#6. Gadhimai Sacrifices/Pashupatinath Row: Toward the end of the year, November 24-25, more than 250,000 animals were sacrificed at the Gadhimai temple, in Bara district of south-central Nepal, in a centuries-old tradition—described as the world's biggest ritual slaughter. The event is organized every five years, but this year it got unprecedented news coverage in both local and international media, mainly because of protests spearheaded by animal rights activists. Several animal rights groups, including prominent personalities or celebrities from abroad like Brigitte Bardot of France and Maneka Gandhi of India as well as Ram Bahadur Bomjon (the Buddha Body) from home joined the appeal and the protest campaign in an effort to stop the sacrifices. But the authorities did little to stop it and organizers went ahead, arguing that animal sacrifice is part of religious and traditional beliefs and cannot be stopped.
The other story on the #6 slot was the Pashupatinath temple priest row. The Maoist-led government forced three Indian priests of Pashupatinath--one of Hinduism’s most revered temples--to resign in late December 2008. The government appointed Nepali scholars in their place. In the new year, the move sparked widespread protests from other political parties, Nepali priests of the temple and civil society groups. Since the last 300 years, Nepal has recruited south Indian priests to head the temple ceremonies. The controversy was widely reported in the Indian media as well. After nearly two weeks and a Supreme Court challenge against the new appointments, the government withdrew its appointment of two head priests.
#7. Disasters: Landslides, floods, bus accidents, forest fires and boat capsizes were some of the major disasters. In August at least 7 people died in floods in Jhapa district, and thousands were displaced. In the first week of October, 34 people lost their lives in landslides in Dailekh, Achham, Bajhang, Kailali and Doti, in western Nepal. There were also floods in Nepalgunj and near Rapti river.
Bus accidents, as in the previous years, also comprised majority of disaster stories. More than 80 people were killed in such accidents across the country. A sample: Baitadi (10 killed; March 1), Gaindakot, Nawalparasi (3 killed; July 24), Jaibire, Sindhupalchowk, Sun Koshi river (18 killed; Sept 10), Sukute, Sindhupalchowk, Sun Koshi river (20 killed; Sept 25), Lahan (2 killed; Sept 25), Palpa (6 killed; Oct 7), Mahendranagar (2 killed; Oct 26), Hanshapur, Arghakhanchi (16 killed; Nov 8), Pokhara (2 killed; Nov 8), Gaindakot, Nawalparasi (8 killed; Nov 10), Aabukhaireni, Tanahu (1 killed; Nov 12), among others.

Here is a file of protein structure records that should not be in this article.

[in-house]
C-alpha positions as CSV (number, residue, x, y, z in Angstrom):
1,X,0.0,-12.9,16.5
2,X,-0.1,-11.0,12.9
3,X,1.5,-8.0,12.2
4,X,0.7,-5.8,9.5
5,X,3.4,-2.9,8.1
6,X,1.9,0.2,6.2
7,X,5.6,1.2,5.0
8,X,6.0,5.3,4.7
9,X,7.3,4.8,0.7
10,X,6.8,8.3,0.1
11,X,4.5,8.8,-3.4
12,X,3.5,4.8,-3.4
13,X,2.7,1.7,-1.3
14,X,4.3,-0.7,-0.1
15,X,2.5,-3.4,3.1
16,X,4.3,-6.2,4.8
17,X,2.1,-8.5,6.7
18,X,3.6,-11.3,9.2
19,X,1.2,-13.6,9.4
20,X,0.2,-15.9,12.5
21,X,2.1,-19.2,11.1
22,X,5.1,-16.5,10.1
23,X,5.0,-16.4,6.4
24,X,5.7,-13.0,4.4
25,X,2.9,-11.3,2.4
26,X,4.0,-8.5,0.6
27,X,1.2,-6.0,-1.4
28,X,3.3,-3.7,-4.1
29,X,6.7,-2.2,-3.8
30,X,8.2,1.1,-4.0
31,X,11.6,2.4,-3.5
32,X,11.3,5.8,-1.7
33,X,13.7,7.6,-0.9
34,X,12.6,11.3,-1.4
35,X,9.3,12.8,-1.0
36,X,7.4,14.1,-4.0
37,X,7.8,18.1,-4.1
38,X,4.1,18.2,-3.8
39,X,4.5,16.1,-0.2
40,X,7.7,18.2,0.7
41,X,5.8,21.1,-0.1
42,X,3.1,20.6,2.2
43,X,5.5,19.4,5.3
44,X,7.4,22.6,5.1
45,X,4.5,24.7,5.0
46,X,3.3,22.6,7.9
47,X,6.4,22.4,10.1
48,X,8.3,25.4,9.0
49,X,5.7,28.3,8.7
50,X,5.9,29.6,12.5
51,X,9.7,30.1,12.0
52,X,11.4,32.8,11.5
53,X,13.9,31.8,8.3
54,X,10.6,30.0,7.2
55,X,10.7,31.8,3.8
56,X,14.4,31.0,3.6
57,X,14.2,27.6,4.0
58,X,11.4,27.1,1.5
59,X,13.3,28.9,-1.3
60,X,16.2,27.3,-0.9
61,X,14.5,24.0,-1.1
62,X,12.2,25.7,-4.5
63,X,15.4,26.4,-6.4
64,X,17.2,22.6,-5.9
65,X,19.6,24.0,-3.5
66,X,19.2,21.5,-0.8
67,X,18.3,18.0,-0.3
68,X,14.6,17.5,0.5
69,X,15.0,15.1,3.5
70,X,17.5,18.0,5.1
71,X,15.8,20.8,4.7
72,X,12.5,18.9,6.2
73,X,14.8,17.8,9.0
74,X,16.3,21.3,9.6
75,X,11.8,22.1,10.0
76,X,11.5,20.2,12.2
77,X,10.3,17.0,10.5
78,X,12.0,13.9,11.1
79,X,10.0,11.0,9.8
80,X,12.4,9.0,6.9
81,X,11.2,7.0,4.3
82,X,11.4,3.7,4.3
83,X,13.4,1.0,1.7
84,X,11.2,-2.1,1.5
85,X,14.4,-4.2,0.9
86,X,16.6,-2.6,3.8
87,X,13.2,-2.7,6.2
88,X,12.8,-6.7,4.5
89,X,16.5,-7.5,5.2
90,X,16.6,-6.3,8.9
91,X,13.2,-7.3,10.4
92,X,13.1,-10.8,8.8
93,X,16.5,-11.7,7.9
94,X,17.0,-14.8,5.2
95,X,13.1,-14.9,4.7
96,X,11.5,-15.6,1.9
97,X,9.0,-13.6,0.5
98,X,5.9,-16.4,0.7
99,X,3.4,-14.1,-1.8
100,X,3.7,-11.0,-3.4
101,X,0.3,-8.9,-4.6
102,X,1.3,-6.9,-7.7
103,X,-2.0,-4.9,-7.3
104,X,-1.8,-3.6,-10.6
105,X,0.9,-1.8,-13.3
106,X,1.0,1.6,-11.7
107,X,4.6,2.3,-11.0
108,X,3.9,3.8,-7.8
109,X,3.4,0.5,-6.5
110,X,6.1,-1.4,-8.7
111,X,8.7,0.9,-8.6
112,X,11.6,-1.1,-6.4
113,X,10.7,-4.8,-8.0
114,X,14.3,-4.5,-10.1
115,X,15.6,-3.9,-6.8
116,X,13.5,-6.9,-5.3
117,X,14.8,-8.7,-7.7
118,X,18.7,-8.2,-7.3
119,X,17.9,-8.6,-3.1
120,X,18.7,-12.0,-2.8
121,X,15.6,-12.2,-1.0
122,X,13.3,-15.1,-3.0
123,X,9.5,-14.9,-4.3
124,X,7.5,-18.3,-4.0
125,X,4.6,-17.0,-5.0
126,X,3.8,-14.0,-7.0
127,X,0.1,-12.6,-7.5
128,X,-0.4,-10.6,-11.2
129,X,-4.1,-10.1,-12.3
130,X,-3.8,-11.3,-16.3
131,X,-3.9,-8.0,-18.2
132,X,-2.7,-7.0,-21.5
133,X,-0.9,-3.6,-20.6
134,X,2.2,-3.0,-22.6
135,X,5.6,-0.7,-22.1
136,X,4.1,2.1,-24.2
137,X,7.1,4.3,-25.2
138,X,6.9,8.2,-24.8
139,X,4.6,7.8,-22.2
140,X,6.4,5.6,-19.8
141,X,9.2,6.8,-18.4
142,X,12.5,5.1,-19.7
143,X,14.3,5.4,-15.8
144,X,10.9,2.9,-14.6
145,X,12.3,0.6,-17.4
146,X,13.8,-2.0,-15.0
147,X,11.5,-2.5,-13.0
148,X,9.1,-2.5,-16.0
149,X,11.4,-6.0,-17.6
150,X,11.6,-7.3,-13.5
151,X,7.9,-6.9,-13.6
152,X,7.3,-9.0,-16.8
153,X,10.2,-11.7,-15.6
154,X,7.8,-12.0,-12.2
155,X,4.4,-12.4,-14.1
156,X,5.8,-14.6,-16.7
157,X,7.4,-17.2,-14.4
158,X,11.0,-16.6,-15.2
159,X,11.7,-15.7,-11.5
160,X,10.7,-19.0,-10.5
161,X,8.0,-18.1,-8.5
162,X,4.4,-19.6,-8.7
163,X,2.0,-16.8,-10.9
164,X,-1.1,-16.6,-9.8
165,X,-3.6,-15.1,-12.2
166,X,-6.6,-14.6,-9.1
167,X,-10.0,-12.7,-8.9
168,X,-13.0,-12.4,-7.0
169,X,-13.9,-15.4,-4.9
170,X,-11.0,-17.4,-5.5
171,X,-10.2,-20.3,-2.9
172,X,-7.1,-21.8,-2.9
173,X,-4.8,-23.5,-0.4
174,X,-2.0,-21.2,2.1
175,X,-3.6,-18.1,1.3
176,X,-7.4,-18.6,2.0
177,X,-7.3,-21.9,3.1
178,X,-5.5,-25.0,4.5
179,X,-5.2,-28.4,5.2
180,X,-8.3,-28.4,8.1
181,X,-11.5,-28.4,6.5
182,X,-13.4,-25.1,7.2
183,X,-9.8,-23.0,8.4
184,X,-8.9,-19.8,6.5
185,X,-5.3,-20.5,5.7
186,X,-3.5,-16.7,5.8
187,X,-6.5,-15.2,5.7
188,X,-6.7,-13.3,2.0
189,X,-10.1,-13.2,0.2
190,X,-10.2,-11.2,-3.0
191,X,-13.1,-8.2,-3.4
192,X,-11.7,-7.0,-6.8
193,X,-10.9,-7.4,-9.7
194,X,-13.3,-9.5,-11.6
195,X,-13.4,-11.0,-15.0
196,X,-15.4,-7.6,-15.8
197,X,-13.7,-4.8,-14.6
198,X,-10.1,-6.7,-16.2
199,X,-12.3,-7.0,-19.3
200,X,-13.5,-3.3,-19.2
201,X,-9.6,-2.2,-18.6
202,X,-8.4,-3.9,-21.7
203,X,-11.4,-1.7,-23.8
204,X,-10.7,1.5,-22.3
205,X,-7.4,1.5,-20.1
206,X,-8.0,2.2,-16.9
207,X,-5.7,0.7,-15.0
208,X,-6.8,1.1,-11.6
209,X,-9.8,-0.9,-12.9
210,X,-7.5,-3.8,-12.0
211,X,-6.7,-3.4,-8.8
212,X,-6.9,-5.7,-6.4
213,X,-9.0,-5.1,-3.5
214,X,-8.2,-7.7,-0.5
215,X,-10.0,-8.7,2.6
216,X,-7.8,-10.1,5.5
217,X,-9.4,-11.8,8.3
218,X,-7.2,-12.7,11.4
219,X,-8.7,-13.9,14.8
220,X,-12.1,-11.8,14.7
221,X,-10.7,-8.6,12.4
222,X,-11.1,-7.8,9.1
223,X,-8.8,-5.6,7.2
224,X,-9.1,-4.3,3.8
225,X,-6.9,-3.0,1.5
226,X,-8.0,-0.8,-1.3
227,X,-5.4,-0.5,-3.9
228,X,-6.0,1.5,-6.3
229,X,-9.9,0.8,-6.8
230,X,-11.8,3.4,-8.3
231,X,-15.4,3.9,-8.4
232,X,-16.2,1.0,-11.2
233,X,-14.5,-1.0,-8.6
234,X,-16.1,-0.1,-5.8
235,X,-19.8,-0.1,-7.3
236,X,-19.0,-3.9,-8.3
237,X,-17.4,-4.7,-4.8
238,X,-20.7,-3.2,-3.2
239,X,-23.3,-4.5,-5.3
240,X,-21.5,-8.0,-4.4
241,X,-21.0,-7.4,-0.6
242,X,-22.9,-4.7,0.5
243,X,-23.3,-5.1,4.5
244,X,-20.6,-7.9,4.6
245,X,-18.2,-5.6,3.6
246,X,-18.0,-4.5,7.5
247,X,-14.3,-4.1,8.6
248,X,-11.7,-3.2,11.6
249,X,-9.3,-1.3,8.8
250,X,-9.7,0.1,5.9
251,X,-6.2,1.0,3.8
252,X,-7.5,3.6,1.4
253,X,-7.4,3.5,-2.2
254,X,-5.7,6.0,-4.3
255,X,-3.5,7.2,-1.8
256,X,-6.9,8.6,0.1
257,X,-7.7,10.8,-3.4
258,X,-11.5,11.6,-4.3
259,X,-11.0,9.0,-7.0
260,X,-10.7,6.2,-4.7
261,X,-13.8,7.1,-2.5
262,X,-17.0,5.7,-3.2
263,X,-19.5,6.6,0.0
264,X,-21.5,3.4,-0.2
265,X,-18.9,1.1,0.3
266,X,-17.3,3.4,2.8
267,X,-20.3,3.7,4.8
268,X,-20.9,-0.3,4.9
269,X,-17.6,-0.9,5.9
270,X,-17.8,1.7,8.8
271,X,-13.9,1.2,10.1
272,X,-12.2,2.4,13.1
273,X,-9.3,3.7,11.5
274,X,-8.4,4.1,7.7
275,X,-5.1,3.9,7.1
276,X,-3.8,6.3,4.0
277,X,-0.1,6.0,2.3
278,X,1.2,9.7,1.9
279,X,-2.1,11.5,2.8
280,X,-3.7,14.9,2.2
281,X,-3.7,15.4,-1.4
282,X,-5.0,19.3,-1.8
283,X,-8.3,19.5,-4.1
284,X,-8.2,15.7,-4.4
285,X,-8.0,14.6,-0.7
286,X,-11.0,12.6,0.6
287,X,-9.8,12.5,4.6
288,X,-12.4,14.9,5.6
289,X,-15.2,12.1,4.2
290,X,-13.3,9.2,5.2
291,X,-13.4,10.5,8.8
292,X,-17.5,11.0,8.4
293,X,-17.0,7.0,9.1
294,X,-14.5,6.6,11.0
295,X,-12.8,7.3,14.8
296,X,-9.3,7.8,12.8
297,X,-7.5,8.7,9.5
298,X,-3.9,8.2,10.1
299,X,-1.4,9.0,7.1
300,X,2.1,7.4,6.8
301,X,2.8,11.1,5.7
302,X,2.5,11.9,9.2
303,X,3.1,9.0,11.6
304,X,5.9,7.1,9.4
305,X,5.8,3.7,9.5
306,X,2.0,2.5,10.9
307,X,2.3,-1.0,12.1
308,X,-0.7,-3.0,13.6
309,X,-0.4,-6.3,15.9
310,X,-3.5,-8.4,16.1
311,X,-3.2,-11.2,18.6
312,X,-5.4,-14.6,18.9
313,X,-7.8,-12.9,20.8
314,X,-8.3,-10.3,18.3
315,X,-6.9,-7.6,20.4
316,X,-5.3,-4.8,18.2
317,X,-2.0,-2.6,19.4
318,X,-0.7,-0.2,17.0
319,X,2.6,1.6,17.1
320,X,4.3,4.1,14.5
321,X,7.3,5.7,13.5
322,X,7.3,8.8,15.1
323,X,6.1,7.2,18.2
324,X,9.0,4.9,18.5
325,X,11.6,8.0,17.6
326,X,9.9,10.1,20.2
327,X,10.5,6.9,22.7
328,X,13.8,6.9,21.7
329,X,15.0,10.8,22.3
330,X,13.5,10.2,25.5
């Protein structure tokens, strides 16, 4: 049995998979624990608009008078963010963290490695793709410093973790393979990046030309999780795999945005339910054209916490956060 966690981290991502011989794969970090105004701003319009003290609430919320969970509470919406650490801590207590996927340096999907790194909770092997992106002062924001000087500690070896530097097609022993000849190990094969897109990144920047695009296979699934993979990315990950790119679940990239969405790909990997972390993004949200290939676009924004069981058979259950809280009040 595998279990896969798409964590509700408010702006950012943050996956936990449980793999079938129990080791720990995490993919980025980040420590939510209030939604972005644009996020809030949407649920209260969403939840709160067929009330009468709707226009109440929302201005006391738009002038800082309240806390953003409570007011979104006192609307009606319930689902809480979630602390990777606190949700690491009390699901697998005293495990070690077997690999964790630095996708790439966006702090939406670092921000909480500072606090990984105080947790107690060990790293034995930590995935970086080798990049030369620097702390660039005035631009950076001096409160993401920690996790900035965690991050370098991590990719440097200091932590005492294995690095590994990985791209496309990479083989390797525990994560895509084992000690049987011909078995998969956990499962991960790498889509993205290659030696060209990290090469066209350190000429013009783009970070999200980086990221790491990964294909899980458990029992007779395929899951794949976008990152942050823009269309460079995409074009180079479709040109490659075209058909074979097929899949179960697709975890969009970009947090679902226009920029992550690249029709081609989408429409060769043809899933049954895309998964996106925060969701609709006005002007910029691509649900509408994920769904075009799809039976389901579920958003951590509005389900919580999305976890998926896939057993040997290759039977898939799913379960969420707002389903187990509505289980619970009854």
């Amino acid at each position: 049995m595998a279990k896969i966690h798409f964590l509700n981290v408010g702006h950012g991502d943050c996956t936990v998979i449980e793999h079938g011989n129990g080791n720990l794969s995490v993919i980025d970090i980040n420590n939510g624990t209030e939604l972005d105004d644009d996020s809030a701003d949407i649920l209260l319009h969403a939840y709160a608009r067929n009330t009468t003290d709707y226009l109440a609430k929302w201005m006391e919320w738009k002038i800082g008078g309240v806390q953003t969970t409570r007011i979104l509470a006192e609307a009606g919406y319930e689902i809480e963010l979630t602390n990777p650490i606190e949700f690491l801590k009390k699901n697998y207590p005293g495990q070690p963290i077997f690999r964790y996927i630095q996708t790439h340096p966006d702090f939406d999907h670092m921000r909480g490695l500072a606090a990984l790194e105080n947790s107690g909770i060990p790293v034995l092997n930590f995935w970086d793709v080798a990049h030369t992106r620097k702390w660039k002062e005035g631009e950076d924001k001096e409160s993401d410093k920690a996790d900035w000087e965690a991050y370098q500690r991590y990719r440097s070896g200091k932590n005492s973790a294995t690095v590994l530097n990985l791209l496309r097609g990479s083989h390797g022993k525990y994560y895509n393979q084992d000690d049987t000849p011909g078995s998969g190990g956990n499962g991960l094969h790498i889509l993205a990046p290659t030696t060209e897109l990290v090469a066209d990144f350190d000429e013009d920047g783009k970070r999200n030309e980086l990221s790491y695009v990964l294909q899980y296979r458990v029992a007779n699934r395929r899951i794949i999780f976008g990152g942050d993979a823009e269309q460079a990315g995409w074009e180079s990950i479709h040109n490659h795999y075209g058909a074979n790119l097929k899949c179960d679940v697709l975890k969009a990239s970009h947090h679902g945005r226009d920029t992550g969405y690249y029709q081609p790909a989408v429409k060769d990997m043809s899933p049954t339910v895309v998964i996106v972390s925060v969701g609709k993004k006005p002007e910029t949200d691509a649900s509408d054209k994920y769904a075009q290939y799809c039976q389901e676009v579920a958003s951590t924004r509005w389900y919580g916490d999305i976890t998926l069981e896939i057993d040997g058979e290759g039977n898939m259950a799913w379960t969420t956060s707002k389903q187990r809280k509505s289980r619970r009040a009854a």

On April 23, 13 Nepal Army men were killed while fighting forest fire in Ramechhap district. Two days later, 6 people were burnt to death in Gulmi while trying to put out a fire in the Hastichaur community forest. On 4 January, at least two people drowned after a crowded ferry capsized in Koshi river in eastern Nepal. On March 9, four teenaged students, including three girls, were killed in another boat capsize in Koshi.
#8. Vice-president Oath Row/Narayanhiti Palace/Khagendra Thapa Magar: These three stories competed for the #8 slot.
VP Paramanand Jha on July 23 took the oath of his office in Hindi. After much public criticism and a Supreme Court order of Aug. 12 to take his oath of office and secrecy in Nepali, he declined to do so and his post remains defunct to this day.
The Narayanhiti, the former royal palace and the site of the infamous massacre of 2001, was turned into a national museum in late February, nine months after monarchy was abolished. Several months later, it opened for public viewing, drawing in large crowds.
The 50 cm tall Khagendra Thapa Magar, 18, remained in media spotlight both at home and abroad, as the shortest person in Nepal, and possibly the shortest man in the world. His campaign to include himself as the shortest man in the Guinness Book of World Records became successful by mid-December. However, he was still striving to compete for another title—the lightest man in the world. He weighs only 4.5 kg.